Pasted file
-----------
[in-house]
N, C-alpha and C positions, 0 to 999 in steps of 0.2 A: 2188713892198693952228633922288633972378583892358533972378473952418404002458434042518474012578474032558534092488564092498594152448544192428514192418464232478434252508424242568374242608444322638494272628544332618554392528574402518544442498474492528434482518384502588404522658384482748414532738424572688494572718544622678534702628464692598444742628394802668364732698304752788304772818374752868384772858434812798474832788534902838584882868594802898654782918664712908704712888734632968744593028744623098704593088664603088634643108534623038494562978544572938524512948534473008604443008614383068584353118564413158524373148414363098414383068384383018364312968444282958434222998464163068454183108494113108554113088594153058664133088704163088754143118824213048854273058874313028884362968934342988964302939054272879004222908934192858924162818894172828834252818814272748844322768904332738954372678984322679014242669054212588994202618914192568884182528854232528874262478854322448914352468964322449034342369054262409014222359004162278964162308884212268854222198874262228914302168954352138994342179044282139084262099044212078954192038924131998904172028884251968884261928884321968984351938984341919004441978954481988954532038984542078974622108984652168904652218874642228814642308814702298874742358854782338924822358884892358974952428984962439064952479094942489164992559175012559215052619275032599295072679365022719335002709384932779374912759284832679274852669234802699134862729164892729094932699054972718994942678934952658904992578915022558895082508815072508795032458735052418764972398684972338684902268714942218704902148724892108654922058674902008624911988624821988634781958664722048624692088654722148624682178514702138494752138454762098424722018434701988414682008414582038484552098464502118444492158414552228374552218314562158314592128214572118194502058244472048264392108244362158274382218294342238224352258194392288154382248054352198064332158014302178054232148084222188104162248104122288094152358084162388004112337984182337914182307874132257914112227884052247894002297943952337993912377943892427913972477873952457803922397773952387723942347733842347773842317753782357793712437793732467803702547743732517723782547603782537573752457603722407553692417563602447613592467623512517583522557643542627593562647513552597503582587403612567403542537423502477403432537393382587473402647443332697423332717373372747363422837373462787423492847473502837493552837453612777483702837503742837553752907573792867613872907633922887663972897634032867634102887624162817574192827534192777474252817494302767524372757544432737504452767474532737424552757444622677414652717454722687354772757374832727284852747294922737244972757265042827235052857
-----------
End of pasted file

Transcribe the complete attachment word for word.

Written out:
[in-house]
N, C-alpha and C positions, 0 to 999 in steps of 0.2 A: 2188713892198693952228633922288633972378583892358533972378473952418404002458434042518474012578474032558534092488564092498594152448544192428514192418464232478434252508424242568374242608444322638494272628544332618554392528574402518544442498474492528434482518384502588404522658384482748414532738424572688494572718544622678534702628464692598444742628394802668364732698304752788304772818374752868384772858434812798474832788534902838584882868594802898654782918664712908704712888734632968744593028744623098704593088664603088634643108534623038494562978544572938524512948534473008604443008614383068584353118564413158524373148414363098414383068384383018364312968444282958434222998464163068454183108494113108554113088594153058664133088704163088754143118824213048854273058874313028884362968934342988964302939054272879004222908934192858924162818894172828834252818814272748844322768904332738954372678984322679014242669054212588994202618914192568884182528854232528874262478854322448914352468964322449034342369054262409014222359004162278964162308884212268854222198874262228914302168954352138994342179044282139084262099044212078954192038924131998904172028884251968884261928884321968984351938984341919004441978954481988954532038984542078974622108984652168904652218874642228814642308814702298874742358854782338924822358884892358974952428984962439064952479094942489164992559175012559215052619275032599295072679365022719335002709384932779374912759284832679274852669234802699134862729164892729094932699054972718994942678934952658904992578915022558895082508815072508795032458735052418764972398684972338684902268714942218704902148724892108654922058674902008624911988624821988634781958664722048624692088654722148624682178514702138494752138454762098424722018434701988414682008414582038484552098464502118444492158414552228374552218314562158314592128214572118194502058244472048264392108244362158274382218294342238224352258194392288154382248054352198064332158014302178054232148084222188104162248104122288094152358084162388004112337984182337914182307874132257914112227884052247894002297943952337993912377943892427913972477873952457803922397773952387723942347733842347773842317753782357793712437793732467803702547743732517723782547603782537573752457603722407553692417563602447613592467623512517583522557643542627593562647513552597503582587403612567403542537423502477403432537393382587473402647443332697423332717373372747363422837373462787423492847473502837493552837453612777483702837503742837553752907573792867613872907633922887663972897634032867634102887624162817574192827534192777474252817494302767524372757544432737504452767474532737424552757444622677414652717454722687354772757374832727284852747294922737244972757265042827235052857